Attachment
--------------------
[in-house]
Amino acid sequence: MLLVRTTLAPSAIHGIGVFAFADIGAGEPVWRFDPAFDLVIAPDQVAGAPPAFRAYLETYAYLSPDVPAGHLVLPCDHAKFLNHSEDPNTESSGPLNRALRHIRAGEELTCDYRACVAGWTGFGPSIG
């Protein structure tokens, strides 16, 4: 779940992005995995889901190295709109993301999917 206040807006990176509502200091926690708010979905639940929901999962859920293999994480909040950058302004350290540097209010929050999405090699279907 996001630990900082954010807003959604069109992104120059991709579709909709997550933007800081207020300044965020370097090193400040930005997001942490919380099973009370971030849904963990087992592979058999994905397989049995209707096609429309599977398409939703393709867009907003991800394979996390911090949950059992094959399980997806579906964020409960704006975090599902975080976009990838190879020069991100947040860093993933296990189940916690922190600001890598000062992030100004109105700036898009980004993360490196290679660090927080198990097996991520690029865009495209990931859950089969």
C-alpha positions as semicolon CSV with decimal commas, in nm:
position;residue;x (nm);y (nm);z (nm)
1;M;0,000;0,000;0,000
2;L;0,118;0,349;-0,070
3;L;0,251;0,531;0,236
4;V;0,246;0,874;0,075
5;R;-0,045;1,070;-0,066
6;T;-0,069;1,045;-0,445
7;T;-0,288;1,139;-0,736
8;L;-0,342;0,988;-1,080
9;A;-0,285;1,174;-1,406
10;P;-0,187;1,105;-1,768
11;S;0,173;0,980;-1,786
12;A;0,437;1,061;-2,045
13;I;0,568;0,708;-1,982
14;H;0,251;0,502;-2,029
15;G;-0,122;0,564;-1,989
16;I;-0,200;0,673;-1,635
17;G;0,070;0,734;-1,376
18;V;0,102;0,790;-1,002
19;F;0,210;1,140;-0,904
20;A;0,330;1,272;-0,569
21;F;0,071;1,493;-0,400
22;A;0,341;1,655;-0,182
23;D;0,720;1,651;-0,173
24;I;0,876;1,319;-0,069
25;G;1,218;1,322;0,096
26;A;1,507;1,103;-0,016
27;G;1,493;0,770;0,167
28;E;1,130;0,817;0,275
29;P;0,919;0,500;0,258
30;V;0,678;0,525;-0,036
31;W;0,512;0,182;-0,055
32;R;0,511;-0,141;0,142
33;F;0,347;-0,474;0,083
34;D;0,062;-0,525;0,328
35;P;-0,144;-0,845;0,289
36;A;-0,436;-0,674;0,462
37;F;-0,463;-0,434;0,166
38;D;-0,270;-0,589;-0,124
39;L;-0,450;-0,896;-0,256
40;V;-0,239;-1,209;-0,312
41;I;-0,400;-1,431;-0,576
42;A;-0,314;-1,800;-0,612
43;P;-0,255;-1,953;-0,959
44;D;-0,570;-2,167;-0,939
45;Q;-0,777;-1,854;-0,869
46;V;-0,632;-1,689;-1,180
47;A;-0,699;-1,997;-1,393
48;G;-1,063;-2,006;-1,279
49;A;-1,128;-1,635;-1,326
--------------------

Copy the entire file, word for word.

[in-house]
Amino acid sequence: MLLVRTTLAPSAIHGIGVFAFADIGAGEPVWRFDPAFDLVIAPDQVAGAPPAFRAYLETYAYLSPDVPAGHLVLPCDHAKFLNHSEDPNTESSGPLNRALRHIRAGEELTCDYRACVAGWTGFGPSIG
């Protein structure tokens, strides 16, 4: 779940992005995995889901190295709109993301999917 206040807006990176509502200091926690708010979905639940929901999962859920293999994480909040950058302004350290540097209010929050999405090699279907 996001630990900082954010807003959604069109992104120059991709579709909709997550933007800081207020300044965020370097090193400040930005997001942490919380099973009370971030849904963990087992592979058999994905397989049995209707096609429309599977398409939703393709867009907003991800394979996390911090949950059992094959399980997806579906964020409960704006975090599902975080976009990838190879020069991100947040860093993933296990189940916690922190600001890598000062992030100004109105700036898009980004993360490196290679660090927080198990097996991520690029865009495209990931859950089969």
C-alpha positions as semicolon CSV with decimal commas, in nm:
position;residue;x (nm);y (nm);z (nm)
1;M;0,000;0,000;0,000
2;L;0,118;0,349;-0,070
3;L;0,251;0,531;0,236
4;V;0,246;0,874;0,075
5;R;-0,045;1,070;-0,066
6;T;-0,069;1,045;-0,445
7;T;-0,288;1,139;-0,736
8;L;-0,342;0,988;-1,080
9;A;-0,285;1,174;-1,406
10;P;-0,187;1,105;-1,768
11;S;0,173;0,980;-1,786
12;A;0,437;1,061;-2,045
13;I;0,568;0,708;-1,982
14;H;0,251;0,502;-2,029
15;G;-0,122;0,564;-1,989
16;I;-0,200;0,673;-1,635
17;G;0,070;0,734;-1,376
18;V;0,102;0,790;-1,002
19;F;0,210;1,140;-0,904
20;A;0,330;1,272;-0,569
21;F;0,071;1,493;-0,400
22;A;0,341;1,655;-0,182
23;D;0,720;1,651;-0,173
24;I;0,876;1,319;-0,069
25;G;1,218;1,322;0,096
26;A;1,507;1,103;-0,016
27;G;1,493;0,770;0,167
28;E;1,130;0,817;0,275
29;P;0,919;0,500;0,258
30;V;0,678;0,525;-0,036
31;W;0,512;0,182;-0,055
32;R;0,511;-0,141;0,142
33;F;0,347;-0,474;0,083
34;D;0,062;-0,525;0,328
35;P;-0,144;-0,845;0,289
36;A;-0,436;-0,674;0,462
37;F;-0,463;-0,434;0,166
38;D;-0,270;-0,589;-0,124
39;L;-0,450;-0,896;-0,256
40;V;-0,239;-1,209;-0,312
41;I;-0,400;-1,431;-0,576
42;A;-0,314;-1,800;-0,612
43;P;-0,255;-1,953;-0,959
44;D;-0,570;-2,167;-0,939
45;Q;-0,777;-1,854;-0,869
46;V;-0,632;-1,689;-1,180
47;A;-0,699;-1,997;-1,393
48;G;-1,063;-2,006;-1,279
49;A;-1,128;-1,635;-1,326